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UNIVERSAL HISTORY-THE ANCIENT WORLD.

Horatus Flaccus, known by his English name of Horace. He was the son of a

freedman; born at Venusia in B. C. 65; educated at Rome. He participated as a

republican in the battle of Philippi, and for this partisanship was deprived of

his patrimony. He received a pardon, however, and took up his residence at Rome,

where he soon rose to a high rank as a poet. Having gained the friendship of

Vergil, he was introduced by him to Maecenas, and by him to Augustus. The

sovereign offered to make him secretary of the Empire, but the honor was

declined; nor would the poet accept from Maecenas other gift than a Sabine farm,

which he received in lieu of the one which he had lost in the war. His conduct in

this regard presents a manly contrast to that of most of the literary men of the

period.

Horace was the most Roman of all the Roman bards. The type is that of a satirical

philosopher combined with a witty farmer and worldly-wise man of society. He is

essentially Epicurean, believing in enjoyment for its own sake and pleasure as an

end. He begins and ends with laughing at the follies of mankind. It is the

laughter of a sage. In this spirit are conceived the Satires, in which, in a

mocking, semi-philosophic tone, he ridicules the absurdity of life. With current

manners and customs he makes sad havoc, though the bitterness of his invective is

not as great as the wit is pungent. The Epistles, which are mostly effusions

addressed to his friends, are conceived in the same spirit. In these there is

combined the vast experience of a man of the world, matured by discipline and

observation, with such an abundance of playful humor and caustic satire as can

hardly be paralleled in literature. In his Odes he touches lighter themes in a

more friendly spirit. Now he sings the praises of his friends-the honor of

Maecenas, the greatness of Augustus, his own anticipation of fame. Considered as

literary productions-that is, poems-they are the truest and most perfect in the

whole circle of Roman letters.

Of another sort is the illustrious Vergil. He it was who was destined to create

the Roman epic. He was born near Mantua, in the year B. C. 70, and died at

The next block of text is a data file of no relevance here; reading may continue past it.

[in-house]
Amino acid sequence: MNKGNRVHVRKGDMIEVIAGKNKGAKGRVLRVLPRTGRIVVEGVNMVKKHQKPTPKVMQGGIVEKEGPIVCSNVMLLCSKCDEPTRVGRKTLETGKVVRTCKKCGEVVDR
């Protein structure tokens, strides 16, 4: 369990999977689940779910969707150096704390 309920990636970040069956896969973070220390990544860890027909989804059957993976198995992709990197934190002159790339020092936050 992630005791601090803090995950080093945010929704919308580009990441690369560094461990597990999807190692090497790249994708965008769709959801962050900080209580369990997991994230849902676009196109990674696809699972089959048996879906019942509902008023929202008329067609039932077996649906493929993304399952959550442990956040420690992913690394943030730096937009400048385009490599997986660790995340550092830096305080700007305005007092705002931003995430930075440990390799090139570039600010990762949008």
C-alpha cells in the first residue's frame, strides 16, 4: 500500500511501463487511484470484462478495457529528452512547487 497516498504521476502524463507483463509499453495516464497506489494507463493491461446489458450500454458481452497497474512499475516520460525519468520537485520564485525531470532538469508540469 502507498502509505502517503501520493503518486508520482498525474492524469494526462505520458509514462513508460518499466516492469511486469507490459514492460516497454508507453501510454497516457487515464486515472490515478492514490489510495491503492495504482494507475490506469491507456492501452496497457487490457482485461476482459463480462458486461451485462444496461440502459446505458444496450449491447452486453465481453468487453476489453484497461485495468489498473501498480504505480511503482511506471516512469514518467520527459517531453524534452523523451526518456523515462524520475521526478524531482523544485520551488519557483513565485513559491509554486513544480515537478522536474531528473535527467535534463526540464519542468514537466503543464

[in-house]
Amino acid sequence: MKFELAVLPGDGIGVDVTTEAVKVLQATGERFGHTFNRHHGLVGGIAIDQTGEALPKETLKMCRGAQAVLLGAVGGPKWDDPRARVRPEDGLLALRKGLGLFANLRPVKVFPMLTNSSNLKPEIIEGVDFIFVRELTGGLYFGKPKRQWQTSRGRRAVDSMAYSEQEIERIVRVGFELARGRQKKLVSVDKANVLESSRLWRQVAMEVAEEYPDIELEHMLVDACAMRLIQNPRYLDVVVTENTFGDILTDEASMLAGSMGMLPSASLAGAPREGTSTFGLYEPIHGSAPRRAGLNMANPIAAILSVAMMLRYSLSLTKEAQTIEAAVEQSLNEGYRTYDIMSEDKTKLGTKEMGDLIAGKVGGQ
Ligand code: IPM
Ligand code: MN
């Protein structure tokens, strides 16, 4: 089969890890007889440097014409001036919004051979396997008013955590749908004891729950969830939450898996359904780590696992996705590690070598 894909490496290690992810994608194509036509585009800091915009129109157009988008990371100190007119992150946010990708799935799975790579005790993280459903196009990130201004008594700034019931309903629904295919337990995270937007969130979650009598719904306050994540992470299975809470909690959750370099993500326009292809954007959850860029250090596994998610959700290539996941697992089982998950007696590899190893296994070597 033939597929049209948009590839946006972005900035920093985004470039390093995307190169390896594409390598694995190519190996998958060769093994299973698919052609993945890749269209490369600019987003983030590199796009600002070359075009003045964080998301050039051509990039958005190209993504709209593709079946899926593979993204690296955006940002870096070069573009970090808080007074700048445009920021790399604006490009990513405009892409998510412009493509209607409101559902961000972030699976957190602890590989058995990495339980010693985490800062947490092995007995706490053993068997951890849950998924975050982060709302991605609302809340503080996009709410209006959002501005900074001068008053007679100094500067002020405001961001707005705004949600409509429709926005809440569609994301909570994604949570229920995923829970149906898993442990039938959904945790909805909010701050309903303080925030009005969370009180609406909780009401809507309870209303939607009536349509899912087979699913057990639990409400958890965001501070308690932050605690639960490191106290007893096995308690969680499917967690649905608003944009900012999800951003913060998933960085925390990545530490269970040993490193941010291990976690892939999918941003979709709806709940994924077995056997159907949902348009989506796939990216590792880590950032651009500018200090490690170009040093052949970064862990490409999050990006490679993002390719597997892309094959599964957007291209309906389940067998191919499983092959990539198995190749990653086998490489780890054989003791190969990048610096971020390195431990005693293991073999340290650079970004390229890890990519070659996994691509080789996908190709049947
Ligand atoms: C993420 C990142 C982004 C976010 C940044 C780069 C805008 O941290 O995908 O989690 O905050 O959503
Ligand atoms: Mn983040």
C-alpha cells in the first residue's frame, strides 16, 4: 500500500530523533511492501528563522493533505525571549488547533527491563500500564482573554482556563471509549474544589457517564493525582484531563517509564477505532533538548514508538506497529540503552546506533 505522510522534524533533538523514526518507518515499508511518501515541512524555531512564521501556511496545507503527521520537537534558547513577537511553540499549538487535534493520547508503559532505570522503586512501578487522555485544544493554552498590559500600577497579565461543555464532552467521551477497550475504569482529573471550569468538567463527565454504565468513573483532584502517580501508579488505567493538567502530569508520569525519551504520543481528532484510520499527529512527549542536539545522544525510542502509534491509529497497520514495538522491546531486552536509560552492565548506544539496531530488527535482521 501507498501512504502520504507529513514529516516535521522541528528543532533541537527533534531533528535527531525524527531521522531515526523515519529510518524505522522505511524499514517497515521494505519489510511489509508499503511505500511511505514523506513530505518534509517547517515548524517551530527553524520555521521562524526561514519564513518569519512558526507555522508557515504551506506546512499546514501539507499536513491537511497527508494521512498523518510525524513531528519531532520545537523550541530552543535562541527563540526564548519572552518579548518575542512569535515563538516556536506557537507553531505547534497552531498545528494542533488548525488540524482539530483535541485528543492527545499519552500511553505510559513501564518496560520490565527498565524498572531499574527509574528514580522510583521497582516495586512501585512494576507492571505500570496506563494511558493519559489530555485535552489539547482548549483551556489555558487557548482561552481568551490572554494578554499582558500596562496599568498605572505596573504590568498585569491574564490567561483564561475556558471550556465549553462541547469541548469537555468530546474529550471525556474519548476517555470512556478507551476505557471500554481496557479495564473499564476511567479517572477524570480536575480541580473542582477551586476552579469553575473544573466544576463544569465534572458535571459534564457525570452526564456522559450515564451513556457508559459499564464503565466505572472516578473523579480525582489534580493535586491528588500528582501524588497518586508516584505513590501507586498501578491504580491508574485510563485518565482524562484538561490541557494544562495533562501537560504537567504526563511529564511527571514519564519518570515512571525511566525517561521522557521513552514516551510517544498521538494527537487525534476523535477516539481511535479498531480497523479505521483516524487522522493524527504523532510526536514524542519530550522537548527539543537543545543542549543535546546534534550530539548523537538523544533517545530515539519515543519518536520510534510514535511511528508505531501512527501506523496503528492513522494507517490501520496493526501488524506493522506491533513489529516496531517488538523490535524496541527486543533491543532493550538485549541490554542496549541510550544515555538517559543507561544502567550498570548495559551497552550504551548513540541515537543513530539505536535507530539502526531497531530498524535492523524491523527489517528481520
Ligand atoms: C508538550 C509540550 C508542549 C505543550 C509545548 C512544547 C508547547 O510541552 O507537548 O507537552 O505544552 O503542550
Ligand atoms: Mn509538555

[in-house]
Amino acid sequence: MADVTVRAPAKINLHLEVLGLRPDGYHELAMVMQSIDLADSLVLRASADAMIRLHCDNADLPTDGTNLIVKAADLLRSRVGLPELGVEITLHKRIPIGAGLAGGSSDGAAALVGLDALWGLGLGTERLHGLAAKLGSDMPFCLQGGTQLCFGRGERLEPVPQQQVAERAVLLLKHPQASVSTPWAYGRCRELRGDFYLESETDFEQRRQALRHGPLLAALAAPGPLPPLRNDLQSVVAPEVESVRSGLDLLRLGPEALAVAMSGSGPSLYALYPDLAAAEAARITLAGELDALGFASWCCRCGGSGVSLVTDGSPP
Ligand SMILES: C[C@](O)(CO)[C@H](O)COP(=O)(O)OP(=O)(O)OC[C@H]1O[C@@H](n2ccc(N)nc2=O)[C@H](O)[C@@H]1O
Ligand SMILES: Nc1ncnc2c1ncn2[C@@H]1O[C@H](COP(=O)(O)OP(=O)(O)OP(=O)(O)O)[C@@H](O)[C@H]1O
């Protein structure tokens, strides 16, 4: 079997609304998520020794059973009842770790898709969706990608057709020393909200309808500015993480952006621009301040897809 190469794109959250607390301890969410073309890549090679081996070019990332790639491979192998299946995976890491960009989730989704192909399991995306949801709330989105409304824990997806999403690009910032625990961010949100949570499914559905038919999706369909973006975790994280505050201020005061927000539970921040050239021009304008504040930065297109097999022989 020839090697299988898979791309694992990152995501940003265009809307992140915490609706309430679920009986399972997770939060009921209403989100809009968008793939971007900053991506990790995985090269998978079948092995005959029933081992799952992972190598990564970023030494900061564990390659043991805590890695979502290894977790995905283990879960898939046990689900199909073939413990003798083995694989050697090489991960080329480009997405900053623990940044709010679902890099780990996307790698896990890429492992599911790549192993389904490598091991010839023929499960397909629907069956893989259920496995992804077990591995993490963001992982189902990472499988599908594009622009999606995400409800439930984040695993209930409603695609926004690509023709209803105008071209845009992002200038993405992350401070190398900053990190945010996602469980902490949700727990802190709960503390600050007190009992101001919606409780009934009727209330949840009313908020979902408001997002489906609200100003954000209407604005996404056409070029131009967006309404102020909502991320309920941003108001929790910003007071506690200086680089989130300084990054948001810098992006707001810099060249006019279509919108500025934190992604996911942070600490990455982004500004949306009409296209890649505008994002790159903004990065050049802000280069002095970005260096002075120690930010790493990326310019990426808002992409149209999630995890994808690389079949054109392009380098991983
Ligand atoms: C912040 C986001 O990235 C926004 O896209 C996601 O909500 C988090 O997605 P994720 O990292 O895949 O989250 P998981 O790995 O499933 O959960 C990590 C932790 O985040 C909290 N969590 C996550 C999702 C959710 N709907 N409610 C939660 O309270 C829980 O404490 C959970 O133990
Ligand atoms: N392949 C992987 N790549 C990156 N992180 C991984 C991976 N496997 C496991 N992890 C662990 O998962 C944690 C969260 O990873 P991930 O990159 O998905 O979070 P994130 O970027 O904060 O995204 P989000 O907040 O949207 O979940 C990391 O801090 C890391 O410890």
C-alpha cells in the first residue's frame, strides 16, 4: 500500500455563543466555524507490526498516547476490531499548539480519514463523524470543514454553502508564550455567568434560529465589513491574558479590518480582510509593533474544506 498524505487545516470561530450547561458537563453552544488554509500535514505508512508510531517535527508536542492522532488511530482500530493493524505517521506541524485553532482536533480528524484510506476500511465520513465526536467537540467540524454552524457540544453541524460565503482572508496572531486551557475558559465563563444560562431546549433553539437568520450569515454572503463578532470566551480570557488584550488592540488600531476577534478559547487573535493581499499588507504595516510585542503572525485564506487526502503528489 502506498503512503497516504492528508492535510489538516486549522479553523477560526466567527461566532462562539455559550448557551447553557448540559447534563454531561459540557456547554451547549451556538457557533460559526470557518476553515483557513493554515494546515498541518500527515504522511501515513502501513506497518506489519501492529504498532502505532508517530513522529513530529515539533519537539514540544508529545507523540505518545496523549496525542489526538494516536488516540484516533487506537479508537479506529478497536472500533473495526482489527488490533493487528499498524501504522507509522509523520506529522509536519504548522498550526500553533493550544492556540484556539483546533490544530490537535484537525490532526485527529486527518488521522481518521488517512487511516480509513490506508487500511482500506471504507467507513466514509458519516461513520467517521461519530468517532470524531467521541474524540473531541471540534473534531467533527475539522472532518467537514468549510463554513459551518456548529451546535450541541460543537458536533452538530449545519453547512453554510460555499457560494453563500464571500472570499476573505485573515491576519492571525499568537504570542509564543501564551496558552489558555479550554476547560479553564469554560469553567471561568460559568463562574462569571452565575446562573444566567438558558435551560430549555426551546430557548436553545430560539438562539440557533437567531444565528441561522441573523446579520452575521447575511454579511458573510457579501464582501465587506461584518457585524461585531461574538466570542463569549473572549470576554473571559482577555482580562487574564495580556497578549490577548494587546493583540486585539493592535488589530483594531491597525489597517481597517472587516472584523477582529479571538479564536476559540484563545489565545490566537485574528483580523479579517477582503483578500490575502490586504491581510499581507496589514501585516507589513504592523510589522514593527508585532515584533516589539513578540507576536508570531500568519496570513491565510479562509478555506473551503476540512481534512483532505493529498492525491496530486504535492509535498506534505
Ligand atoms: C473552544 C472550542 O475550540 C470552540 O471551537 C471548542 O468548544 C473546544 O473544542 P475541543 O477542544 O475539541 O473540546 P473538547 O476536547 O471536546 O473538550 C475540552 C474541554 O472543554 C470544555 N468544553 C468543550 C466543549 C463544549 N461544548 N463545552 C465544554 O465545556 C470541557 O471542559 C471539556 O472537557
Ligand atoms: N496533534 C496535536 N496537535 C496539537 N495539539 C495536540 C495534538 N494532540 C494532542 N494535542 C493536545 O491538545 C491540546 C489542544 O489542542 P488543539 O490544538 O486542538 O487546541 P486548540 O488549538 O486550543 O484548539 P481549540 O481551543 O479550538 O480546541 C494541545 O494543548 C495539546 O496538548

Brundusium, on his way home from a voyage to Greece, in the year 19. He was more

a provincial than any of his great contemporaries; but his genial spirit and

brilliant talents won for him the esteem of the Imperial City, and made him the

most popular of all the Roman poets. Nor did his delicate health and tender

constitution lessen the disposition of the people to make him their favorite

bard.

Vergil began his poetical work in the style of Theocritus. His first great

production was the Eclogues, in which he introduced to his countrymen a style of

composition which had for them all the charms of novelty. The new style was that

of the idyll or pastoral poem, in which the surroundings, manners, and sentiments

of the country folk are sung in a tone of simple gayety. Then followed the four

books of Georgics, full of the hum of agriculture, the growing of trees, the

bleating of lambkins, the lowing of cattle, and the buzzing of bees. These poems

are essentially didactic, intended to enlighten and instruct the understanding of

the Romans as well as to improve their sentiments.

By the composition and publication of these works Vergil achieved an enviable

fame; but his genius, not content with present achievement, soared still higher

and sought in the creation of a great epic to find food for its hunger. The poet

selected for his theme the prehistoric story of Rome. The flight of AEneas from

the flames of Troy, bearing with him the Penates of the ruined city, and seeking,

under the guidance of prophecy, the distant shore whereon he should build the

city and restore the institutions of his race-furnished the heroic subject of his

song-the AEneis, justly reckoned the greatest monument of the genius of Rome. In

the conduct of his theme Vergil showed consummate skill. The intrinsic interest

of the ancient story is maintained, and at the same time the episodes and

allusions are so managed as to become a tribute to the existing order of Roman

society. The descent of the Julian line is traced to AEneas. The whole tendency

of the poem is such as to flatter the vanity and inspire the patriotism of the

Latin race. Gods and men alike are made to bend to the interests and hopes of the